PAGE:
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Washington Examiner


Fuzzy Math Undermines Budget Credibility

May 22, 2012

By Diana Furchtgott-Roth

As Congress prepares for its Memorial Day recess, the Senate has made no progress in passing a budget resolution for fiscal 2013. It has also rejected President Obama’s budget in a 99-0 vote.

Congress and the White House cannot agree on anything budget-related -- not even on the question of whether the president’s 2013 proposed budget will raise or lower the deficit. The White House calculates its 2013 budget will reduce the deficit by $4 trillion, whereas the Congressional Budget Office estimates that the same budget will raise the deficit by $3.5 trillion.

The debate over these figures shows how budgeters use fuzzy math to hide fiscal realities from voters.

As it is required to do by law, the CBO estimates the effects of White House budget proposals 10 years in advance. If current policies remain unchanged, the CBO estimates the federal budget deficit will be $2.9 trillion over the next decade. That is called the baseline estimate.

Under the president’s policies, without accounting for their macroeconomic effects, the deficit would increase to $6.4 trillion over the next decade -- that is, $3.5 trillion more than the baseline. If you include the budget’s macroeconomic effects, the deficit increases under Obama’s budget to about $6.55 trillion over the next decade, or $3.65 trillion above the baseline.

(The macroeconomic effects include a shrinkage of the capital stock due to higher taxes on capital, higher interest rates and ratios of debt to GDP due to increased government spending, and a lower labor supply due to higher transfer payments and a reduction in wages from lower productivity.)

These estimates of the administration budget raise the deficit, in contrast to the White House’s claim that his proposals lower the deficit. In his Budget Message, published in February, President Obama wrote, "Together with the deficit reduction I signed into law this past year, this Budget will cut the deficit by $4 trillion over the next decade."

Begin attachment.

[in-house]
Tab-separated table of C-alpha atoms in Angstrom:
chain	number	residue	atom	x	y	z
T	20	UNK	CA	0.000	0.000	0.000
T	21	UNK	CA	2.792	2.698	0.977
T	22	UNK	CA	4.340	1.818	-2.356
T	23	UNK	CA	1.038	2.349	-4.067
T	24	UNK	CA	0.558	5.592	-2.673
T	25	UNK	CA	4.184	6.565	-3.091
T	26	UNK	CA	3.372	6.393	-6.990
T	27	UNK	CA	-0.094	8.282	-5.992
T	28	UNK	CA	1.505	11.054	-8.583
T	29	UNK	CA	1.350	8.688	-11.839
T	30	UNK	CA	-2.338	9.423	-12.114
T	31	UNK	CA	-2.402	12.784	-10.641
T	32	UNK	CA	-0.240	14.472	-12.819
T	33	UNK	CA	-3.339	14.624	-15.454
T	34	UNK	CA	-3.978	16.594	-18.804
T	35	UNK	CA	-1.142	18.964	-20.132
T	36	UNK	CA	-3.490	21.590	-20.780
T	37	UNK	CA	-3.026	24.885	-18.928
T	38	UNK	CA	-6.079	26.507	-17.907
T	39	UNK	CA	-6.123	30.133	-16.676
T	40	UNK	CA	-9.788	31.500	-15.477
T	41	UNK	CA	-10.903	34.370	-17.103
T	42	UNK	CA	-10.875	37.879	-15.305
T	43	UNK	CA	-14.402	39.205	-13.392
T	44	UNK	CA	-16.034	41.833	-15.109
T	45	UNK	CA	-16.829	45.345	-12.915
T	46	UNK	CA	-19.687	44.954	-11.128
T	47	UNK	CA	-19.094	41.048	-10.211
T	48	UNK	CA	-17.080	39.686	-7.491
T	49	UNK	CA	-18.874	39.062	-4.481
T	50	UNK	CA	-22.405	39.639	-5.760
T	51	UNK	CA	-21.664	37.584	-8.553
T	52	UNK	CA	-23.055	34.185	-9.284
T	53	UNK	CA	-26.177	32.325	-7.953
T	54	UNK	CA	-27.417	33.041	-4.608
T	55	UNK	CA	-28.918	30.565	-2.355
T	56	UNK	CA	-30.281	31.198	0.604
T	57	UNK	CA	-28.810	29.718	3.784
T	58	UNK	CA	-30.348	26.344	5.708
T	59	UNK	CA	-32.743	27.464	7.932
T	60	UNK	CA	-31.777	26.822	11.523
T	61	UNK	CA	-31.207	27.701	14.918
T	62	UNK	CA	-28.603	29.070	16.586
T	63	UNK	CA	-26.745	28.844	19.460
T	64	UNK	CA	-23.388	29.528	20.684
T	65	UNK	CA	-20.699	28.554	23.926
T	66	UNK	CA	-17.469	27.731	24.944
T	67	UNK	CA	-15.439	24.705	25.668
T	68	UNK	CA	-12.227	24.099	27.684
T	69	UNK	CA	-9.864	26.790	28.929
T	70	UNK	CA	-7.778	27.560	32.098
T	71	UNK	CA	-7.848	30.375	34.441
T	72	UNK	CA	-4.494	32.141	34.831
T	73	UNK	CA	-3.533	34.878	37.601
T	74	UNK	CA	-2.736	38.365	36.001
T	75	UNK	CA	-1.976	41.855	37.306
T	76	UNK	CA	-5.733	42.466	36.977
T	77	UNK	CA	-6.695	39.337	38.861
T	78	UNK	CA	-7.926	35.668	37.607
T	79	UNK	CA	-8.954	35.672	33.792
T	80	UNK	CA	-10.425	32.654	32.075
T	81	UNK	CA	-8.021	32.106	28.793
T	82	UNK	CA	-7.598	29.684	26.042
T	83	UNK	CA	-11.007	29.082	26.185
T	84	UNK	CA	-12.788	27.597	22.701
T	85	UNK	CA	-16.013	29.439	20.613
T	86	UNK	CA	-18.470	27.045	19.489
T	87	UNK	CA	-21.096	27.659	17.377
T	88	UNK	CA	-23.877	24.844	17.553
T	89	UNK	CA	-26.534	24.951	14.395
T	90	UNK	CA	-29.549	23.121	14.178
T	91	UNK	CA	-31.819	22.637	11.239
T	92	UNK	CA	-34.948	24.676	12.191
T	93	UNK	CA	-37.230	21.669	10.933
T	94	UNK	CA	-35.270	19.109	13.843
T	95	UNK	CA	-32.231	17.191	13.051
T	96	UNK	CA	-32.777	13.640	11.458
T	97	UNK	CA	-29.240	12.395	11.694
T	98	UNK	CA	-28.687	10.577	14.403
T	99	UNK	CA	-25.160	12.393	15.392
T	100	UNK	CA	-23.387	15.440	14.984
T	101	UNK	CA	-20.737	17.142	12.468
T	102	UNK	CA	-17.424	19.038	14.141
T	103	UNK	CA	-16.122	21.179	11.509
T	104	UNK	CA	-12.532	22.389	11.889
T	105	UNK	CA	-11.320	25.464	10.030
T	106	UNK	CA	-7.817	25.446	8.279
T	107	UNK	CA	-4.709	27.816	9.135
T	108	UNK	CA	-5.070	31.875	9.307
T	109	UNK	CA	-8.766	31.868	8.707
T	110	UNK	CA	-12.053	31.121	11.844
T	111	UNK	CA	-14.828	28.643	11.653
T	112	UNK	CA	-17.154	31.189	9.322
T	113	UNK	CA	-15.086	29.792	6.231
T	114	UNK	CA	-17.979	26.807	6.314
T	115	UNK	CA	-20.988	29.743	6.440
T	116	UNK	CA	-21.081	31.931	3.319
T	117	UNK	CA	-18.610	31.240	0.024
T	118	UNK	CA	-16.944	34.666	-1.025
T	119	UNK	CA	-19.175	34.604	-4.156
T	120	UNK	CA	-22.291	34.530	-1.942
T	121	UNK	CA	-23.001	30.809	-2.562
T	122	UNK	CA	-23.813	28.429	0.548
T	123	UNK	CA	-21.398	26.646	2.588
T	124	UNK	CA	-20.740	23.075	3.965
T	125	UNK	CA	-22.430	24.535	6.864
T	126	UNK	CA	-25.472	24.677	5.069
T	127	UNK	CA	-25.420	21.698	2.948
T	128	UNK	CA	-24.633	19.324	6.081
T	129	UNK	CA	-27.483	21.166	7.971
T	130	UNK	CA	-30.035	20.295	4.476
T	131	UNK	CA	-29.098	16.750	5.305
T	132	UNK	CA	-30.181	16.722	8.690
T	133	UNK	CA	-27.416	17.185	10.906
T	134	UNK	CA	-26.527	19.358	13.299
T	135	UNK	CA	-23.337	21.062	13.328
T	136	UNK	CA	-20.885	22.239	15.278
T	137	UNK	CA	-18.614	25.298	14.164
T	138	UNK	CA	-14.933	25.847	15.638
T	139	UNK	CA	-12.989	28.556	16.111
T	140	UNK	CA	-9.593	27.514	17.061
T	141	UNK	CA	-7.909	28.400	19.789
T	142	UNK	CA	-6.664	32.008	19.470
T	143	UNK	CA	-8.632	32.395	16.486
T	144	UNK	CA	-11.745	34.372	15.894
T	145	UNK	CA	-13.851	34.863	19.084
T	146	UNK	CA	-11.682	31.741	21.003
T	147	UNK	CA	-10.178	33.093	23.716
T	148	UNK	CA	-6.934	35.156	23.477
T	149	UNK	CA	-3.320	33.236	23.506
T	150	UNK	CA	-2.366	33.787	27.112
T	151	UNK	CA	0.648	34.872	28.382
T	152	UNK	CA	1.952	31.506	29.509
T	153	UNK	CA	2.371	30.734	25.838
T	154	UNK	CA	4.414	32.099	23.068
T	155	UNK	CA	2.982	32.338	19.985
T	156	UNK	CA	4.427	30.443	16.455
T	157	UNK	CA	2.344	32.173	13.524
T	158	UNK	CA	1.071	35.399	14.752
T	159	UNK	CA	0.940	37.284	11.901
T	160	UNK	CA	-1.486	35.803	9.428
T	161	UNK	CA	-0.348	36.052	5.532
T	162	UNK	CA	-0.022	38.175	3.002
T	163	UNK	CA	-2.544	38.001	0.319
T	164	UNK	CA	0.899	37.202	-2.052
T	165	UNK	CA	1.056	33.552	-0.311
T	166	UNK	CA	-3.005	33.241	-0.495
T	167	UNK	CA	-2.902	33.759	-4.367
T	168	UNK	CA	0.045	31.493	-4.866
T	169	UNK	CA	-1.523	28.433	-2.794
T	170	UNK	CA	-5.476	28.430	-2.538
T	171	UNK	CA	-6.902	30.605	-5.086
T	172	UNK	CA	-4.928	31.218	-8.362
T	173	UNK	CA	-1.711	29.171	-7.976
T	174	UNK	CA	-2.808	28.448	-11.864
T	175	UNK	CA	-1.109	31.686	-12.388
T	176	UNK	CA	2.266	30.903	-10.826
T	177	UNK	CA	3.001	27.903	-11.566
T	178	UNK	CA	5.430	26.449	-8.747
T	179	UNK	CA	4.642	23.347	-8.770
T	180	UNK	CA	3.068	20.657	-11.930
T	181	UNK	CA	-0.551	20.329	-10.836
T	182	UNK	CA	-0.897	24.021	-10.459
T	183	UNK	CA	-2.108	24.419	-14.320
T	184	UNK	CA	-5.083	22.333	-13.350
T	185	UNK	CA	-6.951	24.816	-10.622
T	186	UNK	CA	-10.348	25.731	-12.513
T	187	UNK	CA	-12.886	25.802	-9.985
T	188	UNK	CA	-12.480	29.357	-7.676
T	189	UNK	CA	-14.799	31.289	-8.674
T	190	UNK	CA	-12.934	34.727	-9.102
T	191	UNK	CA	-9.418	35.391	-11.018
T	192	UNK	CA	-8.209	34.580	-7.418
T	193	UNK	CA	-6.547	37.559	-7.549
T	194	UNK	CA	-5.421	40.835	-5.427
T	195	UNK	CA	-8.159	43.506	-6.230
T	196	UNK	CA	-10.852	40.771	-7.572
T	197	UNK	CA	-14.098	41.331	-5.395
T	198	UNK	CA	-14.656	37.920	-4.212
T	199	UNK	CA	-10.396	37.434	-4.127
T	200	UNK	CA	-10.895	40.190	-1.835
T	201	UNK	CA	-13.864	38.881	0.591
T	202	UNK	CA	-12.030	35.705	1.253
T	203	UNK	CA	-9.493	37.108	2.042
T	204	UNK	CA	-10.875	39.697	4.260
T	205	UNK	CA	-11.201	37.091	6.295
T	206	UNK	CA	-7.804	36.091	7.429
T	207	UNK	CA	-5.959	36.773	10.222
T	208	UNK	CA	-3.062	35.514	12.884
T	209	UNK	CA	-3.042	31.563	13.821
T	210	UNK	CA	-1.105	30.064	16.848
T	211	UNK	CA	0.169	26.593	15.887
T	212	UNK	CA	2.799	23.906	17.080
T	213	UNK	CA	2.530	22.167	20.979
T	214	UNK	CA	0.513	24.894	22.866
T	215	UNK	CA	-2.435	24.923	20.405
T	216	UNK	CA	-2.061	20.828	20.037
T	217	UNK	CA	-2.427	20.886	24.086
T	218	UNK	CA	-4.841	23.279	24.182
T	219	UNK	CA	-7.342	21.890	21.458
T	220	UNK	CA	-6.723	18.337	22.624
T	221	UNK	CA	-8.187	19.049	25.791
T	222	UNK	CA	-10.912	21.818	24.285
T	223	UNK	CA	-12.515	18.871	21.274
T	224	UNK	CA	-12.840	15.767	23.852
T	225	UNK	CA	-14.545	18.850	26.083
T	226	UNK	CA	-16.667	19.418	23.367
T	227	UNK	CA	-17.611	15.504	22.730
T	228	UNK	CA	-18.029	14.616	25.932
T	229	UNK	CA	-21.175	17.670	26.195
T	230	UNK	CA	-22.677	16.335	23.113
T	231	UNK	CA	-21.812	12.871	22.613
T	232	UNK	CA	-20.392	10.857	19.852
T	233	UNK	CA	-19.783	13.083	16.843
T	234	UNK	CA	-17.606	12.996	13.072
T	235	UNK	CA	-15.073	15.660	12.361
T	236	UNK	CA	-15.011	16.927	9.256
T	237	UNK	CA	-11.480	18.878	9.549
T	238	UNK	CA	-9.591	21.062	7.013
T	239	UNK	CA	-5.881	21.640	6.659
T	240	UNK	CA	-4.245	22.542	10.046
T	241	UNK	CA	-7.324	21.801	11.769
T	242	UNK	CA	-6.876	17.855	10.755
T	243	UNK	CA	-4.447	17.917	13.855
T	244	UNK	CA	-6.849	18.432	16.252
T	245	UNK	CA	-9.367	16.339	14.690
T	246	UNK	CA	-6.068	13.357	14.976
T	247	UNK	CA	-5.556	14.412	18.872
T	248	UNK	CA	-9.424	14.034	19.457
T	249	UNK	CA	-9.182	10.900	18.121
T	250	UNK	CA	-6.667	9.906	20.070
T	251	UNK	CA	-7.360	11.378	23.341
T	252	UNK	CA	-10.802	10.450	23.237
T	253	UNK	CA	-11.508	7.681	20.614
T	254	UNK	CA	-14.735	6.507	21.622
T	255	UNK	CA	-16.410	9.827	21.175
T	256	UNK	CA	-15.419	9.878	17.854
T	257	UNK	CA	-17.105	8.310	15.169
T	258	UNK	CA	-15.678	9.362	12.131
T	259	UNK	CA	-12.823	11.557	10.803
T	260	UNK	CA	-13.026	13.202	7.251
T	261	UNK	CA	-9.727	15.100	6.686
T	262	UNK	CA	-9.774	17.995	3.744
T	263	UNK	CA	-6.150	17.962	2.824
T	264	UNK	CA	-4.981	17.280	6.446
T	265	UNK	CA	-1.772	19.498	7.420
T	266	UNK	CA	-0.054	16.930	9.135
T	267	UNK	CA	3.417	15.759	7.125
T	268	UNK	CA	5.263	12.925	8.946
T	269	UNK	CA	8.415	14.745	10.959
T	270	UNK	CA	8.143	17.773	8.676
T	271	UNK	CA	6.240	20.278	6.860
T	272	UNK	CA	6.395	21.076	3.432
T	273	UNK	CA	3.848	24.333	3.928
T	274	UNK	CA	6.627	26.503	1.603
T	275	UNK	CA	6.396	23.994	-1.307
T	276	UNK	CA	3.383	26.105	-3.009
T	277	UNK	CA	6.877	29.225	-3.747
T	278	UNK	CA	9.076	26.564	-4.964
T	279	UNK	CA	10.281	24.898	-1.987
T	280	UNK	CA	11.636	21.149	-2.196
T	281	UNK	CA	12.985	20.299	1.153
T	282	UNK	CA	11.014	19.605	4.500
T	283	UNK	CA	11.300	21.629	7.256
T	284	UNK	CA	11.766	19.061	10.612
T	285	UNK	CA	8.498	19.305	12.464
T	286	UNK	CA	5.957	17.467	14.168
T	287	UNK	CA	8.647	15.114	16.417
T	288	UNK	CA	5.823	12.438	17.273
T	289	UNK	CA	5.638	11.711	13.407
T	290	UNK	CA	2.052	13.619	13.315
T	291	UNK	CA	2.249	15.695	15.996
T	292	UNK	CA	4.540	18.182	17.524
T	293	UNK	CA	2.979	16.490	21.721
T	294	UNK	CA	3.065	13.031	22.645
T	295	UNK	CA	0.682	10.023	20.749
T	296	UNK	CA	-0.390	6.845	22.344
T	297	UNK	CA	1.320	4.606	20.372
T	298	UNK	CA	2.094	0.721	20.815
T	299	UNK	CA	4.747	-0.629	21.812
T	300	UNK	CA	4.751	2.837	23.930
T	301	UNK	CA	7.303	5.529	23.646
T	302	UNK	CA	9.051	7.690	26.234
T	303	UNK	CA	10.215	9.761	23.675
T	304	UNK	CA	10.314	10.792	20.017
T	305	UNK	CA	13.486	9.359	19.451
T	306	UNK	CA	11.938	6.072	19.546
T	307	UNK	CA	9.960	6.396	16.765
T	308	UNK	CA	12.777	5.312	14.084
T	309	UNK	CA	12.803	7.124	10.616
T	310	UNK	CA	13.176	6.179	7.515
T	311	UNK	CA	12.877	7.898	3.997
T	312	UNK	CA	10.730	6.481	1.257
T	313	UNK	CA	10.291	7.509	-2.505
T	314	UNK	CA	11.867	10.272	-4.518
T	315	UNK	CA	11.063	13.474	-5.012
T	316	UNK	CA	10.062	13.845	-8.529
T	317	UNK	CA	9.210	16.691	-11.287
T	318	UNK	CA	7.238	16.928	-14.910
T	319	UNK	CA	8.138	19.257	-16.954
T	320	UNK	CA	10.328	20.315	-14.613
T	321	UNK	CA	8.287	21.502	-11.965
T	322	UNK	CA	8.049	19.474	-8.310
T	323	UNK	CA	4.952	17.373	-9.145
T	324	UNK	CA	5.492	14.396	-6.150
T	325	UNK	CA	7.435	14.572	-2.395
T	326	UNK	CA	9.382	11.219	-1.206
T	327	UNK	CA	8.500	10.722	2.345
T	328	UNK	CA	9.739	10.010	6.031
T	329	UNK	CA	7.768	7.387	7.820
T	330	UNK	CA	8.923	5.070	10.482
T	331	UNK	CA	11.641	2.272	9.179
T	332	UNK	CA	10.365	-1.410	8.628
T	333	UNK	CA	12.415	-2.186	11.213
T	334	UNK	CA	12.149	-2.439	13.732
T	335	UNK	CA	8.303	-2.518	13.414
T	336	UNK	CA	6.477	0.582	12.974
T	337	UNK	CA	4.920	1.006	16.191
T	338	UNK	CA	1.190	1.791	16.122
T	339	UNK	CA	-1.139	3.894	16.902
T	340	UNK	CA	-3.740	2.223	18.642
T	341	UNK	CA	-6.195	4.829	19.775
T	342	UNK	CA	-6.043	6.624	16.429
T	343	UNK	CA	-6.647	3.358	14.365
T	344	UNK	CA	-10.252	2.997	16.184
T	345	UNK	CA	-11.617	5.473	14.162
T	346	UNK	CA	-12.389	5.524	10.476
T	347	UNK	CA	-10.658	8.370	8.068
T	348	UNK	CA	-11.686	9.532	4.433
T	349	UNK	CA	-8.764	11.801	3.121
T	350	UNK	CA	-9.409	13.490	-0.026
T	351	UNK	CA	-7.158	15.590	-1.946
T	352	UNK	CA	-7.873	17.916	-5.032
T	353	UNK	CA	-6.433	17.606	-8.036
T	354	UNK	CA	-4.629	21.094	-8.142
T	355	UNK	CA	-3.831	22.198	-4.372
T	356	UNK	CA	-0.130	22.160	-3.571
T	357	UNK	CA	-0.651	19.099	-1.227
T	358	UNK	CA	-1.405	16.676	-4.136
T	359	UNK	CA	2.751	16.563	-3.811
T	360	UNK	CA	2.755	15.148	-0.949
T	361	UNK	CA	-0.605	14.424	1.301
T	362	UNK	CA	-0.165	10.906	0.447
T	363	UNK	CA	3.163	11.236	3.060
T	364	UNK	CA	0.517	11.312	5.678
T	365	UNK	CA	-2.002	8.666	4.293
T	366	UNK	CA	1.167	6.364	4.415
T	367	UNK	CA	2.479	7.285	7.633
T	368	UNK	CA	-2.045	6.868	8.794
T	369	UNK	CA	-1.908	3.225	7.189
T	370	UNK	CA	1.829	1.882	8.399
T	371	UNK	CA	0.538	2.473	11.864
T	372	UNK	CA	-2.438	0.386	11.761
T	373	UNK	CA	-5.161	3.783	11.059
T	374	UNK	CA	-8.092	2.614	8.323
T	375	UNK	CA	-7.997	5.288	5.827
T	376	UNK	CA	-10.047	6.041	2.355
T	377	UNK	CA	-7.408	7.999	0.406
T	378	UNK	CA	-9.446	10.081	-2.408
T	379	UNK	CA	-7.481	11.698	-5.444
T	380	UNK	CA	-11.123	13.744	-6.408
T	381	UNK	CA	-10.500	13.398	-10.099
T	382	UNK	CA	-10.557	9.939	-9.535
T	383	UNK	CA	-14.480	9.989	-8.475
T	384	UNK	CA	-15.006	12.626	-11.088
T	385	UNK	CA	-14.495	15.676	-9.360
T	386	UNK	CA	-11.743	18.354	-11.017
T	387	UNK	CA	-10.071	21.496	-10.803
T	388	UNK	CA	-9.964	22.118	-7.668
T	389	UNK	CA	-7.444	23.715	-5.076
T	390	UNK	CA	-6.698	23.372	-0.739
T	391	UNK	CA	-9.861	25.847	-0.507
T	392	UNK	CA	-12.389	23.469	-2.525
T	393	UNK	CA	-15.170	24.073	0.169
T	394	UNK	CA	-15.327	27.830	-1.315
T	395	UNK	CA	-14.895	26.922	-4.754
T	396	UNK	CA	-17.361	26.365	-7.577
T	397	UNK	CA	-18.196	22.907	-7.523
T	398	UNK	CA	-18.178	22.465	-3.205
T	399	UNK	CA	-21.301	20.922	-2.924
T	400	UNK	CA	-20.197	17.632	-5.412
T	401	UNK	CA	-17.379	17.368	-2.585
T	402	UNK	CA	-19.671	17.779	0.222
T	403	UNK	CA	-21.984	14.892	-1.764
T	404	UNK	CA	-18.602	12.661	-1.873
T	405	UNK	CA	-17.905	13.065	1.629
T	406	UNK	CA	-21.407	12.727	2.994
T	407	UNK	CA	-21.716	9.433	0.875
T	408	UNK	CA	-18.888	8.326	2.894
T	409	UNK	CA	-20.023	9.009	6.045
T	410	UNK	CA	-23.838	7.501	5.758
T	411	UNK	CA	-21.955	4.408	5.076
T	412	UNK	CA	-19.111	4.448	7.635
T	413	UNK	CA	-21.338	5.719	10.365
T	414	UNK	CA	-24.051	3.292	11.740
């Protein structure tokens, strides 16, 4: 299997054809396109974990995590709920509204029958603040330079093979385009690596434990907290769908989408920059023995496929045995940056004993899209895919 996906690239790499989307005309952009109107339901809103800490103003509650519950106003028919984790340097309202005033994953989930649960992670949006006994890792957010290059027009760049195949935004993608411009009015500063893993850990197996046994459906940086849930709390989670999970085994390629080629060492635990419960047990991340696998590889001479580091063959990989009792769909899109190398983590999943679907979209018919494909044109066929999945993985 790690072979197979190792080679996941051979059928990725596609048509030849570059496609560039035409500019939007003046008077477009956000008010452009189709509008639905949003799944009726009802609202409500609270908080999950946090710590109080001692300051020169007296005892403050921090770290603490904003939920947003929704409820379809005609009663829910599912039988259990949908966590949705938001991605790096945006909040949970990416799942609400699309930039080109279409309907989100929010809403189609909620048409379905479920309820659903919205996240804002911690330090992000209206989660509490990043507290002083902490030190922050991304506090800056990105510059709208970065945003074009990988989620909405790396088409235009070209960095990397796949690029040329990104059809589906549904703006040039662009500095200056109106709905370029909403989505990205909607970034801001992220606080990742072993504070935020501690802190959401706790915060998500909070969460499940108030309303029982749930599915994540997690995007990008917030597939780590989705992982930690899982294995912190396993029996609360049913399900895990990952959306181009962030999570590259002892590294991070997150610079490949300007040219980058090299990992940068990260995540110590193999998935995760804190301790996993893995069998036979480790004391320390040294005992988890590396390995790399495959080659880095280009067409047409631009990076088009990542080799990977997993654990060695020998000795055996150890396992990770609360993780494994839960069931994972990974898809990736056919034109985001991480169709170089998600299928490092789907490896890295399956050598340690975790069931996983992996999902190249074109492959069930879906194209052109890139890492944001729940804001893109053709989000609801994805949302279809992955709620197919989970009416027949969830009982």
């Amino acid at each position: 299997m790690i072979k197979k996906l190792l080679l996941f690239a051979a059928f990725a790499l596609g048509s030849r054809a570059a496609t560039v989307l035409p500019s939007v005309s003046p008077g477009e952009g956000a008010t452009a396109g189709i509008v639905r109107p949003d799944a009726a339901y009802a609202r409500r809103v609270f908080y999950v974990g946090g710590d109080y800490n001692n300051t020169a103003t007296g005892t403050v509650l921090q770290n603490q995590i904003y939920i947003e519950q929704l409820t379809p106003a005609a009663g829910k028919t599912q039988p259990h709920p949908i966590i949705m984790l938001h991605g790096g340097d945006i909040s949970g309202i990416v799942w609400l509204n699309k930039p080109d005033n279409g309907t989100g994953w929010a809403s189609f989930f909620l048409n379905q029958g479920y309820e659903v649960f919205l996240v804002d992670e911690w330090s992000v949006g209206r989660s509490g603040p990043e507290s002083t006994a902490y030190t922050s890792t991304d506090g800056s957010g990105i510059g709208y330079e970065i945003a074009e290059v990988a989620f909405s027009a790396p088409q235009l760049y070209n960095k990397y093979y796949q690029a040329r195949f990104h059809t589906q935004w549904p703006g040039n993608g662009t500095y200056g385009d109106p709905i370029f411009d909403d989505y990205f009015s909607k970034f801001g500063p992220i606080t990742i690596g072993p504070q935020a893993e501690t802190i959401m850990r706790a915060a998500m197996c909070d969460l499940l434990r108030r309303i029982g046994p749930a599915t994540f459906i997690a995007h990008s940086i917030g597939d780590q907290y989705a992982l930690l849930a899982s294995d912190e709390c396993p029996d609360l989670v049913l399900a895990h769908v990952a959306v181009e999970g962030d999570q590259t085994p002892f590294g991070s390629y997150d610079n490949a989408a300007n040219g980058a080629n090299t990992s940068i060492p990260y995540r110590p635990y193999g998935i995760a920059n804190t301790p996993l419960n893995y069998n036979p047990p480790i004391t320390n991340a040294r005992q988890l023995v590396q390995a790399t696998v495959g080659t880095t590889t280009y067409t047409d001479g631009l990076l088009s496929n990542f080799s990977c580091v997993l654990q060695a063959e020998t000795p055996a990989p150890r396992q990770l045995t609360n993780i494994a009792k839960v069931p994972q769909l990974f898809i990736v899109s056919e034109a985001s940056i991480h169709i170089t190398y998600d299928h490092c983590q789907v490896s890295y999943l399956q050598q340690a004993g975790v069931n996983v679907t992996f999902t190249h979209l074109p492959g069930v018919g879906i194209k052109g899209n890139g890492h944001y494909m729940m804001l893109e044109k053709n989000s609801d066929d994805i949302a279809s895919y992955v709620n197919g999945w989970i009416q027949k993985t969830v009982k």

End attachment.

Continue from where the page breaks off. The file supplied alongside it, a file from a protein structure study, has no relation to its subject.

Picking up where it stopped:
So how can he say this?

The reason is that he is using a different baseline. The CBO’s baseline budget deficit is $2.9 trillion over 10 years. This reflects current law, including the expiration of the Bush tax cuts. The CBO is required to estimate new policies, such as the president’s 2013 budget, against a backdrop of current law. The White House uses a different baseline of a deficit of $8.7 trillion over 10 years, and cuts it to $6.7 trillion.

A large part of the difference stems from the fact that Obama’s budget proposal assumes that the Bush tax cuts do not expire. This allows him to count expiration of the Bush tax cuts for couples making more than $250,000 annually ($200,000 for singles) as $1.4 trillion in deficit reduction over 10 years. This alone accounts for nearly half of Obama’s asserted budget reductions over the next decade.

In other words, Obama is giving himself a deficit reduction gold star for assuming, contrary to his own intentions, they will not rise without him. The CBO, on the other hand, assumes taxes on all Americans will rise on Jan. 1, 2013, which is what will happen if no new laws are passed. So by its scoring, the deficit increases if current tax rates are kept for low- and middle-income Americans.

Whichever set of fuzzy math assumptions you use, and whether the deficit gets counted as shrinking or expanding, the CBO and the White House both forecast a $6.5 trillion deficit over the next decade. That is something members of Congress should ponder over their recess.

Original Source:



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